How hard should you be working when you are working out? There are many ways to measure your intensity, but the most common way is by measuring your hear rate. You can do this with various apps or watches or simply by palpating your pulse on our writs or necks. In general, people usually try to keep their hear rate in a specific range based off their maximum heart rate. The most common way to estimate heart rate intensity is to take 220 and subtract your age to get your maximum heart rate, and then take a percentage of that number to get the best intensity for your workout. This method is ok- not great. Everyone’s resting heart rate is variable, usually anywhere between 60-80 beats per minute (bpm). Thus, it makes sense to factor in your resting heart rate to the calculation.
The Karvonen formula, or heart rate reserve (HRR), takes into account your resting heart rate. This makes more sense because if your resting heart rate is usually higher than the average of 60-80 bpm, then it will not take much increase in effort to get to your working intensity. Conversely, if your resting heart rate is typically lower than 60 bpm, it will be harder to get to your appropriate intensity.
Here’s how it works: Start with 220 again but subtract your age, then subtract your resting heart rate. Multiply that number by the desired percentage of work intensity. Finally, add your resting heart rate back to get your heart rate range.
Formula Target Heart Rate (THR) = [(max HR − resting HR) × %Intensity] + resting HR See the example
Say you are 40 years old and you want to work at 60% of your maximum heart rate and your resting heart rate is 55 beats per minute.
THR = 220-40=180, thus [(180-55)] x 0.60 + 55 = 130 bpm
60% is a relatively hard intensity- above a walk but closer to a jog.
Of course if you are taking any medication that affects your resting heart rate, like a beta blocker, then it will affect your exercising heart rate as well. In that case, you can use a rating of perceived exertion scale. In the clinic and in research you may have heard of the Borg scale as a way to rate exertion. This scale is from 6-20. See the image below. This scale closely correlates with exercise heart rate intensity, with “6” correlating to a resting heart rate of 60 bpm and “20” correlating with a max heart rate of 220 bpm. Just add a zero to the number on the chart to get an estimate of a working heart rate. I find this visual to be helpful.
However you choose to measure your intensity, the important thing is to just move and stay consistent. The intensity you work at is determined by your fitness goals. In general however, and to meet the recommendations for health set forth by the American College of Sports Medicine and the US Department of Health and Human Services, you need moderate activity, which typically is an RPE of around 13 or a heart rate intensity of 40-85 %HHR; keeping in mind that any intensity over 60% HRR is considered vigorous, for 150 minutes each week.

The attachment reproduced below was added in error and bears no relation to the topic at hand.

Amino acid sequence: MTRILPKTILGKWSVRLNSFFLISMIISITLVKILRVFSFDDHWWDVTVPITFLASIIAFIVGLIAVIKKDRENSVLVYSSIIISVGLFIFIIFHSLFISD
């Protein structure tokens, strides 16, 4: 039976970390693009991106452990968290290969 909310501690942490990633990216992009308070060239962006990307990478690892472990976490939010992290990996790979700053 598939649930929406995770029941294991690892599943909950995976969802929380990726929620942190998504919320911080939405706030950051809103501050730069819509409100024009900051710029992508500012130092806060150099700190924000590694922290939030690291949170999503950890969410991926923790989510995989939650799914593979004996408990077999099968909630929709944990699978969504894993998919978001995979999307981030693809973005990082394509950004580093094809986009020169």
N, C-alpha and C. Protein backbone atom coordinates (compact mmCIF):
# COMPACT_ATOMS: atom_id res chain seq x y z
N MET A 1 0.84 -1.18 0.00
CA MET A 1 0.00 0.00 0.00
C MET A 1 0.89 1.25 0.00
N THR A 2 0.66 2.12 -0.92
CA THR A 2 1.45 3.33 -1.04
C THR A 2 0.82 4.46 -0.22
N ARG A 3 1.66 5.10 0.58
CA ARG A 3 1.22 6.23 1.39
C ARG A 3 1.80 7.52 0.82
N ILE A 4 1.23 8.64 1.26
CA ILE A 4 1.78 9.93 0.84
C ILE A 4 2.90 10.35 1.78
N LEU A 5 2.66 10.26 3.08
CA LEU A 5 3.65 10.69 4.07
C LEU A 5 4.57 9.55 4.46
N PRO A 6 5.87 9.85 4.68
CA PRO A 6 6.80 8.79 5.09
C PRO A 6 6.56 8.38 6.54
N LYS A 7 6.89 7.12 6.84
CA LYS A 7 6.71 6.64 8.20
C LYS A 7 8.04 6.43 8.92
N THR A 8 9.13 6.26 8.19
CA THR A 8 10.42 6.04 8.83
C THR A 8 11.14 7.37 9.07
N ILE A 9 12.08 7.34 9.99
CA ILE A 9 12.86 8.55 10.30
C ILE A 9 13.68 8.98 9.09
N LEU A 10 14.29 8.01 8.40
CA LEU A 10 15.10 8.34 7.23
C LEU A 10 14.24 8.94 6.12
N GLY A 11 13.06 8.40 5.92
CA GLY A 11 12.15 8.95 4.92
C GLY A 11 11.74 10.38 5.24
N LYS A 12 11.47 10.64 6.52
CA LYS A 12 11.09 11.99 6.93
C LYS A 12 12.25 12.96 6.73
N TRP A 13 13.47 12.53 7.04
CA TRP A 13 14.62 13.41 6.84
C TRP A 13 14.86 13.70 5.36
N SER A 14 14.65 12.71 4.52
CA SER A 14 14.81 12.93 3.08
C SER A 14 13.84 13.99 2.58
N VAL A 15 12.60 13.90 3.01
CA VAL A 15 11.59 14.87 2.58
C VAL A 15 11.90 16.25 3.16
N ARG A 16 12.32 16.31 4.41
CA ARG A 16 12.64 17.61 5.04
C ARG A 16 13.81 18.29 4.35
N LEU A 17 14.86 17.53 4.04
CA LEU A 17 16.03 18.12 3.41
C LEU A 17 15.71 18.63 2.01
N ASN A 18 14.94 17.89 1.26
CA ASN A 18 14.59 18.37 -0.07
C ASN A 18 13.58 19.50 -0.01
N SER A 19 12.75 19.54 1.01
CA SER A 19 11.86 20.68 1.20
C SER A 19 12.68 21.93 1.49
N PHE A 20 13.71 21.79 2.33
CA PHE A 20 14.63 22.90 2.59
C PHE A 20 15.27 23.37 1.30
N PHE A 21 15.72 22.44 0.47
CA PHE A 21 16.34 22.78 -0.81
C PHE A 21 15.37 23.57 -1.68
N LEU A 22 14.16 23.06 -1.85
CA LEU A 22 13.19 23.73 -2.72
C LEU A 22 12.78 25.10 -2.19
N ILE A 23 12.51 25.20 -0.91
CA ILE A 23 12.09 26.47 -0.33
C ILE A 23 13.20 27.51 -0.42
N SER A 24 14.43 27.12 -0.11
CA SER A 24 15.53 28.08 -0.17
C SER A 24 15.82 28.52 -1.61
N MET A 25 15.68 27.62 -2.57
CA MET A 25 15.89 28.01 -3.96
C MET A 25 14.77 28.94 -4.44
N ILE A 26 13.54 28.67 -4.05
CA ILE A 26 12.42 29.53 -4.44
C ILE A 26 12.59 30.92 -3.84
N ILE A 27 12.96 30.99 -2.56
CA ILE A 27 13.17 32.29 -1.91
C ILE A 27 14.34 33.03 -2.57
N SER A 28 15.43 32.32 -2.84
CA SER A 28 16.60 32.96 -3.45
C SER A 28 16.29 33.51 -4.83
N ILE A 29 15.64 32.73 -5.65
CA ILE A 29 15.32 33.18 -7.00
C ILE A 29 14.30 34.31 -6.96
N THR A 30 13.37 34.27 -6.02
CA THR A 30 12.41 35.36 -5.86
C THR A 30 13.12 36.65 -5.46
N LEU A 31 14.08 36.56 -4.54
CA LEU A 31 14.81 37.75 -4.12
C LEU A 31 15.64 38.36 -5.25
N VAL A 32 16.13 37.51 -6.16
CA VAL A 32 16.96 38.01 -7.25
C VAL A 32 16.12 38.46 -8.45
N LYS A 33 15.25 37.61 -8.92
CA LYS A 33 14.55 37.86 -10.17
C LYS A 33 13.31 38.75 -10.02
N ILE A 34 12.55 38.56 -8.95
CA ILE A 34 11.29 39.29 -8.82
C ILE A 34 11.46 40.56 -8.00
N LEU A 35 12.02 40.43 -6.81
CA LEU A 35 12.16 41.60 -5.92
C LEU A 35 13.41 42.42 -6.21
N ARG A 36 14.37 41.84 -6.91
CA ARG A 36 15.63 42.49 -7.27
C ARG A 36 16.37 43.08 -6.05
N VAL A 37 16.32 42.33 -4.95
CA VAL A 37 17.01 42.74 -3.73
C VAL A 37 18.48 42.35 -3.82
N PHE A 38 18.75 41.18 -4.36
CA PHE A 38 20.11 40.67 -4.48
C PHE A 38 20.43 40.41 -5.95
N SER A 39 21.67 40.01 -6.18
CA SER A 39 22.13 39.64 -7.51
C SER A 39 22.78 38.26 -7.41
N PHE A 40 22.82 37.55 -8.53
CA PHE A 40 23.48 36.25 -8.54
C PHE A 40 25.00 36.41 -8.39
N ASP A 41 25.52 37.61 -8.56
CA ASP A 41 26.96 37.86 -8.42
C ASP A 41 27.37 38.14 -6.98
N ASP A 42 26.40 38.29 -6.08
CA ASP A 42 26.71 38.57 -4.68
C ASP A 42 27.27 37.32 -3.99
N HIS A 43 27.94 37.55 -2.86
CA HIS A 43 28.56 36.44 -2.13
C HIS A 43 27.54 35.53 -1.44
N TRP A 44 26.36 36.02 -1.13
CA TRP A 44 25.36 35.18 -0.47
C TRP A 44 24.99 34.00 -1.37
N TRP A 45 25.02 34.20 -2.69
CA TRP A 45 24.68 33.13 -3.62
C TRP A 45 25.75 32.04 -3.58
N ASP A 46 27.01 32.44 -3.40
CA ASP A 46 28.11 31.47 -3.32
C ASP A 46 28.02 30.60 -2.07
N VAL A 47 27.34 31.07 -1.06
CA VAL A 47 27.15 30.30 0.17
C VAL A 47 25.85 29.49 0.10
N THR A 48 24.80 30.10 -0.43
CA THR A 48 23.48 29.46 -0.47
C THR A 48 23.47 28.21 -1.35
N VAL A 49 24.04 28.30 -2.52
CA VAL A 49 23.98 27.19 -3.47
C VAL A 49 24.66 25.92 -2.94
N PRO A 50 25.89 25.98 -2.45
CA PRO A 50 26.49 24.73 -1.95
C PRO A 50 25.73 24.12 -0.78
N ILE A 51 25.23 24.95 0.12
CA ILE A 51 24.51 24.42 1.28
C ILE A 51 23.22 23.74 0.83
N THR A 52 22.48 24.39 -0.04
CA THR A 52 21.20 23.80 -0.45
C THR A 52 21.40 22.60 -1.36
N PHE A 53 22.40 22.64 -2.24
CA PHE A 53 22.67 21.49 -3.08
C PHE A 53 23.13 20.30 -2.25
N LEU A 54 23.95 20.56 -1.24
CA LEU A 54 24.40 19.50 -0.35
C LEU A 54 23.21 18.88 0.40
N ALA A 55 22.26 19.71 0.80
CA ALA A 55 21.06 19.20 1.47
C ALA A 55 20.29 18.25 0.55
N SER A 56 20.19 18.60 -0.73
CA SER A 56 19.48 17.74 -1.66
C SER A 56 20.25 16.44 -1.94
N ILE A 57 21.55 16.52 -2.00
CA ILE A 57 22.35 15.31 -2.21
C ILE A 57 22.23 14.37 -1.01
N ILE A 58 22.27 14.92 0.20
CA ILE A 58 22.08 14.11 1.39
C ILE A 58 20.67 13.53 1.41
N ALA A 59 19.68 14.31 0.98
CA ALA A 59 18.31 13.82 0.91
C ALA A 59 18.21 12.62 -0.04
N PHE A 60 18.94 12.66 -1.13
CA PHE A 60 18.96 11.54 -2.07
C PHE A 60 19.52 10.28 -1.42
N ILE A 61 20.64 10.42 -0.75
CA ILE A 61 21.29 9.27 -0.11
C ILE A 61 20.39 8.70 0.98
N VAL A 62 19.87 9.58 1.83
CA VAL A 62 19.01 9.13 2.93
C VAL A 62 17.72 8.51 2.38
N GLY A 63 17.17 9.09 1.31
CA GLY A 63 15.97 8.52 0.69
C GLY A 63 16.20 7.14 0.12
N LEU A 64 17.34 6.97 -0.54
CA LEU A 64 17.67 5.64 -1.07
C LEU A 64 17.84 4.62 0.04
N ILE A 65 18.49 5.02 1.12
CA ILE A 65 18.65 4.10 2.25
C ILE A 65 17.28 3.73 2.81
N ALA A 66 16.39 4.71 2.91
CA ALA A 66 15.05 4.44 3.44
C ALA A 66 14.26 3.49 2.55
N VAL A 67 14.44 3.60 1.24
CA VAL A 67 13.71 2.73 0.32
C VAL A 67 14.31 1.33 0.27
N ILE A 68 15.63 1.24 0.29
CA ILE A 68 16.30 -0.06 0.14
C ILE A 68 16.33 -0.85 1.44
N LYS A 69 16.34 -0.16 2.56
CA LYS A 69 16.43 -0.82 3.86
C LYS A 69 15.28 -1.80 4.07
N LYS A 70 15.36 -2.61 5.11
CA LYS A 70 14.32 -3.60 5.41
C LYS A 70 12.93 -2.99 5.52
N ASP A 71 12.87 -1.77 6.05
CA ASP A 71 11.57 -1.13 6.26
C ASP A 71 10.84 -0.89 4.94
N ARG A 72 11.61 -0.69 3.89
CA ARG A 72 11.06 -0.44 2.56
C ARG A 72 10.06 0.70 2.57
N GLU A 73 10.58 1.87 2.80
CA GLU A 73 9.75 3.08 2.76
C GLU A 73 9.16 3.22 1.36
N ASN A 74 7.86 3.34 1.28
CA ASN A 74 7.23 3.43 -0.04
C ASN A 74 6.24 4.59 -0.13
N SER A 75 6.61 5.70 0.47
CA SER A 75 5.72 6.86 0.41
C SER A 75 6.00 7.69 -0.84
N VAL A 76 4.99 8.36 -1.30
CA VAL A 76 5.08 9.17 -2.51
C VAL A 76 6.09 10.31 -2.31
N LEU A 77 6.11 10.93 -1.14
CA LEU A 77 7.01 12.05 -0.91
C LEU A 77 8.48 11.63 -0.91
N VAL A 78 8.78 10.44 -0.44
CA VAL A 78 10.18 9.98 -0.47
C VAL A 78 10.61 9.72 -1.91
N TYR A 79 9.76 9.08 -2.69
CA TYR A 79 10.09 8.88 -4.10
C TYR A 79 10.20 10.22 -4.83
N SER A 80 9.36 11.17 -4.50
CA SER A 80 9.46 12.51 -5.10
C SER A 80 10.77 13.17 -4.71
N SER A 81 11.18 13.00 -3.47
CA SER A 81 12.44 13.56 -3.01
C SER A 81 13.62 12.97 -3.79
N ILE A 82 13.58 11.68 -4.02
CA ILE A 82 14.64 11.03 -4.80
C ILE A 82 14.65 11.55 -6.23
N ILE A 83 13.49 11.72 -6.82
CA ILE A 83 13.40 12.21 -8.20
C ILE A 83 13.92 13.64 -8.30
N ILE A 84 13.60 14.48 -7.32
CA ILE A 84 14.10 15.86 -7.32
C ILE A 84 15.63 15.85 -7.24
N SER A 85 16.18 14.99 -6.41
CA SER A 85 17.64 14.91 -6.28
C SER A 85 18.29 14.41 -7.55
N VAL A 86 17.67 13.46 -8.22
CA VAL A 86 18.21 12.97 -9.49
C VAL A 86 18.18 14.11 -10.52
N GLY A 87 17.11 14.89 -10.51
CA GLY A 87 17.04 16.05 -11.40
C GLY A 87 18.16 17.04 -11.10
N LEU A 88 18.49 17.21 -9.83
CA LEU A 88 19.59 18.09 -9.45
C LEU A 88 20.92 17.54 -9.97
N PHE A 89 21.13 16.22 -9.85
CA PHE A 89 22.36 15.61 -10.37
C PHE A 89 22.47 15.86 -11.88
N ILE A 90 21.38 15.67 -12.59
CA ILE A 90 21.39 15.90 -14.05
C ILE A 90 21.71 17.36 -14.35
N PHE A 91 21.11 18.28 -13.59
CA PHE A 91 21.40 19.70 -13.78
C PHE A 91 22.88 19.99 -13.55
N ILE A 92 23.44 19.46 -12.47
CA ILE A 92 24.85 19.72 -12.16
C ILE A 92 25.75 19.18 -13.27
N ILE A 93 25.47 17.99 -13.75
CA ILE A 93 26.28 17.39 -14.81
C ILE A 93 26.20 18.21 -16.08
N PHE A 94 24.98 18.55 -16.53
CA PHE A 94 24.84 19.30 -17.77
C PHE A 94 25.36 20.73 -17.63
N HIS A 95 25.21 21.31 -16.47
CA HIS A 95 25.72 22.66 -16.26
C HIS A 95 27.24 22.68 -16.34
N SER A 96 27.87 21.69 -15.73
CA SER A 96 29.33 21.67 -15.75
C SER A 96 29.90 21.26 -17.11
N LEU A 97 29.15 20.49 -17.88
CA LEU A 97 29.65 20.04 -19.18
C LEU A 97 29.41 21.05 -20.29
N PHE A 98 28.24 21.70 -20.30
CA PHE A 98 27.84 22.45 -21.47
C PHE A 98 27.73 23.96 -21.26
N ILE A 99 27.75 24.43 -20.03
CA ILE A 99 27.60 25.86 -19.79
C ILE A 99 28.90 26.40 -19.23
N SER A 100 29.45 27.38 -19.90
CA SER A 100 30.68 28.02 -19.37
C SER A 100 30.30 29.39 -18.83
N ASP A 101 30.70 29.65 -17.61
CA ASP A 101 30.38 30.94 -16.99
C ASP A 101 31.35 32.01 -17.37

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If you are a parent of a child with a congenital heart defect, or maybe you are the one with the defect, the best thing you can do to keep yourself or your child healthy concerning the defect is to know what the defect is! Not only the name of it, but also structurally and functionally what is wrong with the heart!
The reasons you need to know what is going on with you include knowing how to care for yourself, knowing what questions to ask your practitioner, knowing what signs and symptoms are normal, minor or possibly severe.
Just like people without a defect, knowing how the heart normally functions is critical. A few years back, I was at a round table discussion on exercise and CHD. Some of the participants stated that whenever they had to do a stress test, they were fine when the treadmill was flat, but as soon as the incline started, they got short of breath. I was a bit stunned and not sure how to respond at first. Increase demand for oxygen and thus increased breathing rate is a typical response of the cardiovascular system to increases in intensity. It is normal and healthy. If you do not understand that, how can you know what to expect when you start exercising?
Before a surgery , during a pre-op meeting, I was speaking with the PA. She answered all my questions and then said, “I’m amazed that parents only ever ask me, how big the scar will be.” I told her, they probably do not even understand enough about what is going on to even ask a question.” If you don’t know anything about the defect, how can you ask a question?
Ever felt a run of a fib, SVT or vtach? Probably. By now, you probably know what is normal and not for you. What is causing those runs? Is there anything you can do to impact them? Meditate, breathe, drink decaf, take your meds? Is it safe to exercise with those kinds of symptoms? Do they ever cause you anxiety? What resources are available to you to help you with these symptoms? Ever been short of breath while at rest? Had lips that turn blue or hands that get cold? Why does that happen? Electrical and “plumbing” issues are two things that result from your defect. Which is more prominent in your defect and in your stage of life?
There are many resources available to you to learn more. Start with the Adult Congenital Heart Association. Here is a video that explains blood flow in Tetralogy of Fallot. You can find other videos on defects at this website.
What types of questions do you have about your defect?